On the other hand, you’re also able to observe your experience from the seat of consciousness, which has no agenda and does not evaluate movement based on likes or dislikes. Consciousness is clean observation, free from interpretation, opinion or expectation. As Krishamurti said, “The ability to observe without evaluating is the highest form of intelligence.” Consciousness is not interested in how fast or far we go in backbends, it is simply interested in noticing life as it happens.

So what now?

The first step in observing backbends with quiet, clean consciousness is to develop the interest. Once there’s interest, your attention will naturally fall out of the ego-driven molds of trying to achieve something, and you’ll be content to simply be where you are. This is where backbends become magical, where you’ll find yourself in the state of being, not in the state of trying.

An example from my own practice, I used to be able to force my body into most shapes that were offered in yoga classes. While the poses looked appropriate to the outsider, internally I experienced a lot of mental participation and body pain from misalignment. This happened frequently in backbends, where the arms and legs act as levers, transferring a considerable amount of force to the spine, and making it possible to generate big, flashy movements.

But when I started practicing alone, I found that I no longer wanted to move in ways that created pain (whereas in a group setting, pain was easy to push through so other people could see my awesome-looking poses). No longer approaching my back-bends from the ego, I significantly slowed down my practice, offering myself full minutes in camel-pose prep, just so I could feel the foundational requirements of the legs and pelvis.

Moving into the backbend became a slow affair as well. When I finally approached the backbend portion of camel pose, one inch of spinal extension required more pause, more observation, more meditation. Whereas in a group class (and ego driven), I might immediately bend over and grab for my heels the moment after camel pose is called out, during my self-practice, I might stay in the pose three minutes and only grab for the heels halfway through the pose. Working in this way has allowed me to move into ridiculously good-feeling, crazy deep backbends, all from the seat of consciousness.

Take a moment to consider your own experience.

Do you understand how your body works in backbends? Do you often approach your backbends through the lens of your ego? How and when do you decide to “go deeper”? How do you decide to exit the pose?

3) Accepting pain

When you start to observe and understand your experience from the seat of consciousness, you implicitly agree to feel your pain.

This is a little frightening, because in life, we avoid our pain whenever possible by pretending it doesn’t exist. We mute it with objects, medication, or diversion.

In yoga, however, we courageously learn to accept our pain as a means of purification. We start to understand that pain is merely information, valuable information, because it alerts us of misalignment.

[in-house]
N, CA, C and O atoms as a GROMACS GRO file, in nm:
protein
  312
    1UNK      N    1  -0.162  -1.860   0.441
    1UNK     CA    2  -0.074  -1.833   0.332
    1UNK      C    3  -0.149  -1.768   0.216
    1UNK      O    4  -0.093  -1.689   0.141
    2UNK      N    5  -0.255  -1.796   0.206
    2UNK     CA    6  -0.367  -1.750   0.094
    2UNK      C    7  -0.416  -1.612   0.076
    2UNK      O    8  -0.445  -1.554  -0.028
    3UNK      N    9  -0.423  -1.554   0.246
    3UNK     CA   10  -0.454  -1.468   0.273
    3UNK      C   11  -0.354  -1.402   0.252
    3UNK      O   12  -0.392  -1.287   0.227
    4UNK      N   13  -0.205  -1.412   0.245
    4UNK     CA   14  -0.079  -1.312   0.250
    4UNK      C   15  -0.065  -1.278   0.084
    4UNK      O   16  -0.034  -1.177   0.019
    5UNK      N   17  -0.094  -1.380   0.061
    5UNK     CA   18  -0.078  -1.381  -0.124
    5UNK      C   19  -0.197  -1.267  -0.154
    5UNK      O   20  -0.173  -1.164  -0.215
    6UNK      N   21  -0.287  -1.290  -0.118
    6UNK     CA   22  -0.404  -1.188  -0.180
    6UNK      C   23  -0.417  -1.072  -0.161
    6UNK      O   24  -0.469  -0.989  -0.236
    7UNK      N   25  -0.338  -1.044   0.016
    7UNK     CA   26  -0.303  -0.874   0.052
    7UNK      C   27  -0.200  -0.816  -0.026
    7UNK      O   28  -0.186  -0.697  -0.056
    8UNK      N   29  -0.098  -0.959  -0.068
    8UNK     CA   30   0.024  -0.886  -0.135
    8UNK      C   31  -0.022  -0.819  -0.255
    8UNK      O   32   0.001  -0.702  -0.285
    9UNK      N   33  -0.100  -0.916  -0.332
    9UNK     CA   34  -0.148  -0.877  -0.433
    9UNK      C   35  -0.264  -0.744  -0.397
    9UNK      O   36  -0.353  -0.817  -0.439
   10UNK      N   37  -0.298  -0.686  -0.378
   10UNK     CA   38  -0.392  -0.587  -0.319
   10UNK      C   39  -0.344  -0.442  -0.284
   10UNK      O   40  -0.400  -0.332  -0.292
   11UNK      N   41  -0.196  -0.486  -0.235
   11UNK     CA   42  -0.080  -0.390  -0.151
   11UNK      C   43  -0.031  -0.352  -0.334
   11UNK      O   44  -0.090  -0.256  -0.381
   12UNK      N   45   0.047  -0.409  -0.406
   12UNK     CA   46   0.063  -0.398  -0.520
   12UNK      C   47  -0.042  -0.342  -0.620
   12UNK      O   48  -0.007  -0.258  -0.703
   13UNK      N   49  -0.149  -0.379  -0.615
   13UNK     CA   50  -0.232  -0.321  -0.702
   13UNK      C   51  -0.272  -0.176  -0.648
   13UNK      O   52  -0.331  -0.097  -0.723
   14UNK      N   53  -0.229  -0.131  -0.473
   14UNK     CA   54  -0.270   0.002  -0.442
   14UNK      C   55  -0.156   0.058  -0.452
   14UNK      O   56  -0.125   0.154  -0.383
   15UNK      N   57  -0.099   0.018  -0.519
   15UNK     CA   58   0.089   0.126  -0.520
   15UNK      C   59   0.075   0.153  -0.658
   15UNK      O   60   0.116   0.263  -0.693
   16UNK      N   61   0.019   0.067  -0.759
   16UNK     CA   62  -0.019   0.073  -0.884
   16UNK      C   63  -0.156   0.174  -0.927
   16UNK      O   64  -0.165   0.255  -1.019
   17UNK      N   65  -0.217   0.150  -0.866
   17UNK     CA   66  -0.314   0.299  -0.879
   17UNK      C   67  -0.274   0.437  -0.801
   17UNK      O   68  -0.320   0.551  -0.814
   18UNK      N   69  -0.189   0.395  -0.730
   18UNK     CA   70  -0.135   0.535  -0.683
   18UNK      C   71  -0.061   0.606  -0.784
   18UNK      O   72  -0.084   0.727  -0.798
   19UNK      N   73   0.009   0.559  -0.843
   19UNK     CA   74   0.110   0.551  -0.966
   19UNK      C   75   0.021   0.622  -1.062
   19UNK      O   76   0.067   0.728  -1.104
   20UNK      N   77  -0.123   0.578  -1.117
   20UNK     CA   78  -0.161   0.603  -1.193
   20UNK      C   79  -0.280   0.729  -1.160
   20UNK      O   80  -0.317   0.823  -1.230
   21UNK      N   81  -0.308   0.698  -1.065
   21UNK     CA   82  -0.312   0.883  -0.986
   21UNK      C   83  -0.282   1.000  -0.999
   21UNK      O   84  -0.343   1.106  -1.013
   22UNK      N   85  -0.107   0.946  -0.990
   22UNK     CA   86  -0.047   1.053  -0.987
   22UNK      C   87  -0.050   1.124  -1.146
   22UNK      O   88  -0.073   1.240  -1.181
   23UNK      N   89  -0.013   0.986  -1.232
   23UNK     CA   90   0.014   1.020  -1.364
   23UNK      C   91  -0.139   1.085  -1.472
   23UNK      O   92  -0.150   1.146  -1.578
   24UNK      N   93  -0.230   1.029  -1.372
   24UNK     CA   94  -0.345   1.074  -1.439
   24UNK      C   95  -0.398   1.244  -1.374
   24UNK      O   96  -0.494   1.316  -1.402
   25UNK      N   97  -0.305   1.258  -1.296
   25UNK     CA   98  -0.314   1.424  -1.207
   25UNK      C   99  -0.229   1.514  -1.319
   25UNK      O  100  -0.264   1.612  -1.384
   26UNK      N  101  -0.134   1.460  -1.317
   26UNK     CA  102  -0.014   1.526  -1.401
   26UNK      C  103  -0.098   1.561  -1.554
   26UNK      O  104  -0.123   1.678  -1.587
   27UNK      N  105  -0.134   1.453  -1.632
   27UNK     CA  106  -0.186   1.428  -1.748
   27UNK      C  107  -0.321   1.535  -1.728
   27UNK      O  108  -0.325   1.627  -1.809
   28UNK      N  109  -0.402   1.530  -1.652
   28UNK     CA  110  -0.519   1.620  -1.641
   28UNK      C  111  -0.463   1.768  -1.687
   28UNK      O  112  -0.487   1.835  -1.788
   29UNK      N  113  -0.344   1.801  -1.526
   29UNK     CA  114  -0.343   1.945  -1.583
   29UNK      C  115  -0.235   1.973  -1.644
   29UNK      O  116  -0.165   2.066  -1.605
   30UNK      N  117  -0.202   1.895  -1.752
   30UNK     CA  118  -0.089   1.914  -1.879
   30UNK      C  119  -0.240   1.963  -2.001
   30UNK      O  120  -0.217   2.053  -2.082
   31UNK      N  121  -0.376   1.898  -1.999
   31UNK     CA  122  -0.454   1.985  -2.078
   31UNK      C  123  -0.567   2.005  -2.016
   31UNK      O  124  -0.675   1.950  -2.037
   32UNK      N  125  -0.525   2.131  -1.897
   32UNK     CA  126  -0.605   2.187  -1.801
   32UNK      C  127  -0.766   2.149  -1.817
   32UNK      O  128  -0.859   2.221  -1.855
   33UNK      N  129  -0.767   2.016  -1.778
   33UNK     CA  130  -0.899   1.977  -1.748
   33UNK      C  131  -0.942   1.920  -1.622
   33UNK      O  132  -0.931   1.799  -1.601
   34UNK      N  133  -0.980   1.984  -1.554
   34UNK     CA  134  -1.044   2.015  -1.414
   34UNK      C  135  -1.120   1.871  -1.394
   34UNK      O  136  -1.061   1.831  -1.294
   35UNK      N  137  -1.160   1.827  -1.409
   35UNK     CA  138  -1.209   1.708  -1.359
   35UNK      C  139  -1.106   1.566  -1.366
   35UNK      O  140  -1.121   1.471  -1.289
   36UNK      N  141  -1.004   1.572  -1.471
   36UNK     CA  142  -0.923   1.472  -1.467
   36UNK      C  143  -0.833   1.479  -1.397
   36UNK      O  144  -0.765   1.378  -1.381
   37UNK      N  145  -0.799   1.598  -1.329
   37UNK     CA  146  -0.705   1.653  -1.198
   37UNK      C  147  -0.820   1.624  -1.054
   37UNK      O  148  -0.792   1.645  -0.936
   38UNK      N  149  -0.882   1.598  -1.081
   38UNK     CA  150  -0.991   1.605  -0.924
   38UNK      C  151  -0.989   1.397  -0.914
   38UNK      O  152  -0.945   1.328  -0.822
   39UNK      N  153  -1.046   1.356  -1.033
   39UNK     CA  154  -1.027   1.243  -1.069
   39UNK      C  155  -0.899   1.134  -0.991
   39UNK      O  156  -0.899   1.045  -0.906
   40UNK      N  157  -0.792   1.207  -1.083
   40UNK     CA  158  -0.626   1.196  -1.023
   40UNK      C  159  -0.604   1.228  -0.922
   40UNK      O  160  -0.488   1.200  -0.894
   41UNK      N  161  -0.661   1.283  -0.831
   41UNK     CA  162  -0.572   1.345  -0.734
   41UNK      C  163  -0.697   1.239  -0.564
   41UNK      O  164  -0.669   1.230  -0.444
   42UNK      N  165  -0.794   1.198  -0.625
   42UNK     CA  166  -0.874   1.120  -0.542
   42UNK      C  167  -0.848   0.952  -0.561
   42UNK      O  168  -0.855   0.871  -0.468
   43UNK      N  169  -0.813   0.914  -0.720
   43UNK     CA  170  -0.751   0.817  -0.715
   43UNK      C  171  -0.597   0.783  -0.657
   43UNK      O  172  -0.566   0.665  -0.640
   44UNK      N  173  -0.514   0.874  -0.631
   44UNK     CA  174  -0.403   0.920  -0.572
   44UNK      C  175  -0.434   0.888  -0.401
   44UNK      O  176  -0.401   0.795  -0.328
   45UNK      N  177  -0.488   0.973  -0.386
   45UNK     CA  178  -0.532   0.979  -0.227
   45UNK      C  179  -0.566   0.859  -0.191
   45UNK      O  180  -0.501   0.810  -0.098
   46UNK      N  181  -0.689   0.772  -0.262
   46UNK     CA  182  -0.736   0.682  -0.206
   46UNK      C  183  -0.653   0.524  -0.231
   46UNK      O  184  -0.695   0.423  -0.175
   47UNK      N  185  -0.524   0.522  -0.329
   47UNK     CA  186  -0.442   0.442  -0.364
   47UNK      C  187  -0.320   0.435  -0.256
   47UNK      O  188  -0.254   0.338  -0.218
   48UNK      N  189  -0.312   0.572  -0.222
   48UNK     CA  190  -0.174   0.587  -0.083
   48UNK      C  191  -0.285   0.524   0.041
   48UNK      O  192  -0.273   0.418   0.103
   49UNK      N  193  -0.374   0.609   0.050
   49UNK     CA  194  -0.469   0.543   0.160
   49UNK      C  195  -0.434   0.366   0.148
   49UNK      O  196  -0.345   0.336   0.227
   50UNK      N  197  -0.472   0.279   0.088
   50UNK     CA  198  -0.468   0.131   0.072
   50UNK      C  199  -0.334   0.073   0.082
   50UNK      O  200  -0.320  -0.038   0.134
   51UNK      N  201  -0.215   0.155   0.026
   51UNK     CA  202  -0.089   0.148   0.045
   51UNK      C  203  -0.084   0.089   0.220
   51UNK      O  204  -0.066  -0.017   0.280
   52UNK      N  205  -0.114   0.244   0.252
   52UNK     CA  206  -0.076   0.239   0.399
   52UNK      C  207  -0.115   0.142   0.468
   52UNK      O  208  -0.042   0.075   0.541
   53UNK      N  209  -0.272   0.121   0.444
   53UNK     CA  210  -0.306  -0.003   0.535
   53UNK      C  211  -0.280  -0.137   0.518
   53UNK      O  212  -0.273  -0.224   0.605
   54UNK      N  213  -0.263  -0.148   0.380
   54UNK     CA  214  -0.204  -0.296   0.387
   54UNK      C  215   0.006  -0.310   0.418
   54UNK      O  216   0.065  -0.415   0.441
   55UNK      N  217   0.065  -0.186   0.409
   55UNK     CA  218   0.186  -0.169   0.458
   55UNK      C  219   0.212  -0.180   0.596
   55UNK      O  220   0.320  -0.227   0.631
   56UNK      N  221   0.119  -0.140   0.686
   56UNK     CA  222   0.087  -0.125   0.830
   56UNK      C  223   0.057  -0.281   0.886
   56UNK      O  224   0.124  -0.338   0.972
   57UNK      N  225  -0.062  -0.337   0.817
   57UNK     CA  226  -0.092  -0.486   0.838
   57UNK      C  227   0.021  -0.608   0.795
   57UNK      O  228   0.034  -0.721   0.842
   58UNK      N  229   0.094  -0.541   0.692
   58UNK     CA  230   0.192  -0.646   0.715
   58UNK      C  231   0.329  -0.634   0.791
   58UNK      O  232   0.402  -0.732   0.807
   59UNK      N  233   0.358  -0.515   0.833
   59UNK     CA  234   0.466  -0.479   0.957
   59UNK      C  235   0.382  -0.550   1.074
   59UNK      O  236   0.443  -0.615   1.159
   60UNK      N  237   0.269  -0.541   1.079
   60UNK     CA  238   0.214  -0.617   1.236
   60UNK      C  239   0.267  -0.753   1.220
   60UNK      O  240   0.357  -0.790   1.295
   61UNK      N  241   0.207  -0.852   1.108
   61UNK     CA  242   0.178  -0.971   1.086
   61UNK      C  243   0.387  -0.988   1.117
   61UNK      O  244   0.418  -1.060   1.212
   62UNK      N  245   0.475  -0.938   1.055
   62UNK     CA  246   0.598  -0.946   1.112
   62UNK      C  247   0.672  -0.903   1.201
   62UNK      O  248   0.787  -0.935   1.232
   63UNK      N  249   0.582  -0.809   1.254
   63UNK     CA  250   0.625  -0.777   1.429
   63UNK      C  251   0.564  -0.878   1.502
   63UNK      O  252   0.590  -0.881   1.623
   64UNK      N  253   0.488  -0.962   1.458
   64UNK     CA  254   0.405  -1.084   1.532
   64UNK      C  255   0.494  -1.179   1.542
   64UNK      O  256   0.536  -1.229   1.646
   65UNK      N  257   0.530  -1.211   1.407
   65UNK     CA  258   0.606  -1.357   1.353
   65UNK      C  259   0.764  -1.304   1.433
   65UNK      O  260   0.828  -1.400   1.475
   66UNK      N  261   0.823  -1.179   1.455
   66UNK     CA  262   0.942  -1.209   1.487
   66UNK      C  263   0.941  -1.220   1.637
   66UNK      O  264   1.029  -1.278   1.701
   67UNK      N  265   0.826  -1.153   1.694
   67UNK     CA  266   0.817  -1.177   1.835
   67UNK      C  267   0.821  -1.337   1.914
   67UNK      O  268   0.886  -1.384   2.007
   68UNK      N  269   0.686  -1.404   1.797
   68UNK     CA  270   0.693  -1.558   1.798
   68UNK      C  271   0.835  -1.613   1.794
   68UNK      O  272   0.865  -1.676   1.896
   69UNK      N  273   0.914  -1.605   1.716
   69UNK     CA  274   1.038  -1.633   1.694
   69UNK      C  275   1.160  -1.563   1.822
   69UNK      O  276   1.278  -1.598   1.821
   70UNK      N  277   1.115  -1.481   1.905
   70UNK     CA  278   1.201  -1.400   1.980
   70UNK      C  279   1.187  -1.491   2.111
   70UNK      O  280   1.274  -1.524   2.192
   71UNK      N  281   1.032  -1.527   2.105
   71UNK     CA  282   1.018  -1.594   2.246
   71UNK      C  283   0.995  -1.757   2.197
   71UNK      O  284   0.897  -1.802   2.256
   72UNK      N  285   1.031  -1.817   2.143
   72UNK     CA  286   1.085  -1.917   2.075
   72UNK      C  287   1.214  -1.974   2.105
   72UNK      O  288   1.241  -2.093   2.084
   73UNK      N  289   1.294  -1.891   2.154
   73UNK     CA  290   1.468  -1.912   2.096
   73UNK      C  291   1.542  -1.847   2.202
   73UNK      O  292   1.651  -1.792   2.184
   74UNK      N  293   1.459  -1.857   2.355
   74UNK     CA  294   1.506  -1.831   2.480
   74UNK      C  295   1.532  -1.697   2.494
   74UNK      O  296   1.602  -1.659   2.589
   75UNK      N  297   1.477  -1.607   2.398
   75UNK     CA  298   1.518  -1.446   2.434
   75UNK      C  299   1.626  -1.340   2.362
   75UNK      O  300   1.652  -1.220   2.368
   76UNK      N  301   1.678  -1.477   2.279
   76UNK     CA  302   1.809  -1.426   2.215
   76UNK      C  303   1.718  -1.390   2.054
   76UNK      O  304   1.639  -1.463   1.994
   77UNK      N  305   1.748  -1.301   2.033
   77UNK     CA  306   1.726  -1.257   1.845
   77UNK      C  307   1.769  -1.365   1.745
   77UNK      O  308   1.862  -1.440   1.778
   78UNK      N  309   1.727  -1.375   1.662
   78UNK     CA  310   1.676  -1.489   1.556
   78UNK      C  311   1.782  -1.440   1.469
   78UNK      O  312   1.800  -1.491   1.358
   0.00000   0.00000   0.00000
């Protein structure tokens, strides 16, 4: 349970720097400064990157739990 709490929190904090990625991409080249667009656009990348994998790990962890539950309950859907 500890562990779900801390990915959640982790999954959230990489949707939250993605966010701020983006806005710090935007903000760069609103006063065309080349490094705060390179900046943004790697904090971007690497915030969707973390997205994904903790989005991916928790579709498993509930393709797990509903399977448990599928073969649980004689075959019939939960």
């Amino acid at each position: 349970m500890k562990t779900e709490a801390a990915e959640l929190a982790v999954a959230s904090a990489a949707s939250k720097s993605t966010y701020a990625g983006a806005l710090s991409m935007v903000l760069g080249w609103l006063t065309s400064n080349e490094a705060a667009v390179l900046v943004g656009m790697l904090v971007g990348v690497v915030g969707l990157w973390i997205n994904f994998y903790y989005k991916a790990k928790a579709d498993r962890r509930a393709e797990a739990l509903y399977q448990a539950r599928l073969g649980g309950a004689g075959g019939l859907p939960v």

Pain is actually the best teacher we have, if we allow ourselves to observe our pain from the seat of consciousness rather than the ego. The ego doesn’t like pain, especially chronic or habitual pain. The ego will often over-power the painful sensation with loud stories, opinions and blame, making it difficult to understand the actual messaging of the discomfort.

For example, I’ve experienced habitual low-back pain, which for years I attributed to over-compression of my low back during backbends. Anytime I felt this pain, my ego numbed the sensation by shouting off a list of interpretations about why I felt the pain and how to fix it. For years, I regarded these ego meanderings as useful, obediently “tucking my tail” in lunges, backbends, and any other time my ego diagnosed my pain as “low back compression.”

Then, this past summer, I started noticing the pain again, this time in a completely different setting, bending down to pick up Frisbees in the park. It was so surprising that even my know-it-all ego was out of answers. Day after day, I went to the park, threw Frisbees, and observed this strange low-back pain bending forward that I had always attributed to bending backward.

As I started experimenting with picking up the Frisbees in different ways, slowly the pain revealed itself as lower-back inflammation generated by initiating my forward folds with my lower back. As I repositioned my fold to start with my hip flexors, the pain gradually softened and went away, returning only when I candy-caned my spine to pick up a Frisbee.

Pain is an unpopular teacher, but it is the best teacher we have. It shows up faithfully and consistently, offering us a maze of possibilities. If we’re interested, we can joyfully run through the maze, bump into its dead ends, tumble through its long corridors and reroute ourselves through the same passageways like a hamster on a wheel.

Eventually, we’ll find our way out.

Take a moment to consider your relationship to pain.

Have you ever witnessed pain disappear? If so, how did that happen? Is your pain attached to stories, judgments or interpretations? Are you afraid of pain?


Are you ready to explore back-bends on your own?

Here are two classes I filmed, exploring “beginner” and “intermediate” backbends. Use these (if you’re interested) to brush up on your body mechanics, see how your body matches to the sequence, and explore some poses you might not otherwise do on your own.

Check them out! And as always, take what makes sense and leave the rest.








More yoga wisdom from Brentan: 

Be Your Own Teacher: Yoga Guide For the Hips & Low Back. {Video}

Crow Pose Demystified. {Video}



Author: Brentan Schellenbach

Editor: Renée Picard

Image: Lisa Picard at Flickr